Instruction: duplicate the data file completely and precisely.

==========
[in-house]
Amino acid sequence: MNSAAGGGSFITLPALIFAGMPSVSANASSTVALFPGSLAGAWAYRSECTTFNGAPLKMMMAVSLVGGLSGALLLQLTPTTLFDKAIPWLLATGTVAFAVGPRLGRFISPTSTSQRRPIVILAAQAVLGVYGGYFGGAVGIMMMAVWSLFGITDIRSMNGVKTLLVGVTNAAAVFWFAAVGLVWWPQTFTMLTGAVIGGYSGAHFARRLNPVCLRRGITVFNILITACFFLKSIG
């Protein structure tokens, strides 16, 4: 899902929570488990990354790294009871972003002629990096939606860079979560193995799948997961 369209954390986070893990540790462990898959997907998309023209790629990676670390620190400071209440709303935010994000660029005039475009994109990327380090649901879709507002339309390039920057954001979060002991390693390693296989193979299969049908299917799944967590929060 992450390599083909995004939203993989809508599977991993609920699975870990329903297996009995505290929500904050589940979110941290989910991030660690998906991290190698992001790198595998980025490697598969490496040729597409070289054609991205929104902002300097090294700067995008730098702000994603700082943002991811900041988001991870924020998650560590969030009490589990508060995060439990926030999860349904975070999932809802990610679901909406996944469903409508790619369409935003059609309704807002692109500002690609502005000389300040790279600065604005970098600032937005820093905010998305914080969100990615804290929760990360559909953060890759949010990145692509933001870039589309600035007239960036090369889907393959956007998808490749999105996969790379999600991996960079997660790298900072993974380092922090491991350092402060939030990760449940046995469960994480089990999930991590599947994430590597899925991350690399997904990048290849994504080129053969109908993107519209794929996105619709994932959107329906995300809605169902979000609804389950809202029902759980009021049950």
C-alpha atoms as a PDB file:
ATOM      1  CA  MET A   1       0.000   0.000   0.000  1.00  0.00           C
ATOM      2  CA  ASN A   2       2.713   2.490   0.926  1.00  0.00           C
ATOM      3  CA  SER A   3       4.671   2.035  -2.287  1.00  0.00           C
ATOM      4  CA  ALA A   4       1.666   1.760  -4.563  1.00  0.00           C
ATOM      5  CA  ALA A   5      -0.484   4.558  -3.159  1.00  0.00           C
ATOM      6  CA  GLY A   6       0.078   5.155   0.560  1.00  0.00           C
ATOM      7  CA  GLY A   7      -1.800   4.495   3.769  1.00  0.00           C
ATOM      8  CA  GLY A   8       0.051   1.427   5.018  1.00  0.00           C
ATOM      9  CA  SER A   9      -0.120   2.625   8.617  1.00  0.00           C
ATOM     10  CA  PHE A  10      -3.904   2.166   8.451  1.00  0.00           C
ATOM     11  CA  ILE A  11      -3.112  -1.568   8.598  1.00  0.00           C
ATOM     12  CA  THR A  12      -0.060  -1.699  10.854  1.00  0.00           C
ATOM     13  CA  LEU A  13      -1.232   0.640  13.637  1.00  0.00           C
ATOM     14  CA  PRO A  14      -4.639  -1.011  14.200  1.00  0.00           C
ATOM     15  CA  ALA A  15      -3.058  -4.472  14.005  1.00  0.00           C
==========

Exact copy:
[in-house]
Amino acid sequence: MNSAAGGGSFITLPALIFAGMPSVSANASSTVALFPGSLAGAWAYRSECTTFNGAPLKMMMAVSLVGGLSGALLLQLTPTTLFDKAIPWLLATGTVAFAVGPRLGRFISPTSTSQRRPIVILAAQAVLGVYGGYFGGAVGIMMMAVWSLFGITDIRSMNGVKTLLVGVTNAAAVFWFAAVGLVWWPQTFTMLTGAVIGGYSGAHFARRLNPVCLRRGITVFNILITACFFLKSIG
């Protein structure tokens, strides 16, 4: 899902929570488990990354790294009871972003002629990096939606860079979560193995799948997961 369209954390986070893990540790462990898959997907998309023209790629990676670390620190400071209440709303935010994000660029005039475009994109990327380090649901879709507002339309390039920057954001979060002991390693390693296989193979299969049908299917799944967590929060 992450390599083909995004939203993989809508599977991993609920699975870990329903297996009995505290929500904050589940979110941290989910991030660690998906991290190698992001790198595998980025490697598969490496040729597409070289054609991205929104902002300097090294700067995008730098702000994603700082943002991811900041988001991870924020998650560590969030009490589990508060995060439990926030999860349904975070999932809802990610679901909406996944469903409508790619369409935003059609309704807002692109500002690609502005000389300040790279600065604005970098600032937005820093905010998305914080969100990615804290929760990360559909953060890759949010990145692509933001870039589309600035007239960036090369889907393959956007998808490749999105996969790379999600991996960079997660790298900072993974380092922090491991350092402060939030990760449940046995469960994480089990999930991590599947994430590597899925991350690399997904990048290849994504080129053969109908993107519209794929996105619709994932959107329906995300809605169902979000609804389950809202029902759980009021049950």
C-alpha atoms as a PDB file:
ATOM      1  CA  MET A   1       0.000   0.000   0.000  1.00  0.00           C
ATOM      2  CA  ASN A   2       2.713   2.490   0.926  1.00  0.00           C
ATOM      3  CA  SER A   3       4.671   2.035  -2.287  1.00  0.00           C
ATOM      4  CA  ALA A   4       1.666   1.760  -4.563  1.00  0.00           C
ATOM      5  CA  ALA A   5      -0.484   4.558  -3.159  1.00  0.00           C
ATOM      6  CA  GLY A   6       0.078   5.155   0.560  1.00  0.00           C
ATOM      7  CA  GLY A   7      -1.800   4.495   3.769  1.00  0.00           C
ATOM      8  CA  GLY A   8       0.051   1.427   5.018  1.00  0.00           C
ATOM      9  CA  SER A   9      -0.120   2.625   8.617  1.00  0.00           C
ATOM     10  CA  PHE A  10      -3.904   2.166   8.451  1.00  0.00           C
ATOM     11  CA  ILE A  11      -3.112  -1.568   8.598  1.00  0.00           C
ATOM     12  CA  THR A  12      -0.060  -1.699  10.854  1.00  0.00           C
ATOM     13  CA  LEU A  13      -1.232   0.640  13.637  1.00  0.00           C
ATOM     14  CA  PRO A  14      -4.639  -1.011  14.200  1.00  0.00           C
ATOM     15  CA  ALA A  15      -3.058  -4.472  14.005  1.00  0.00           C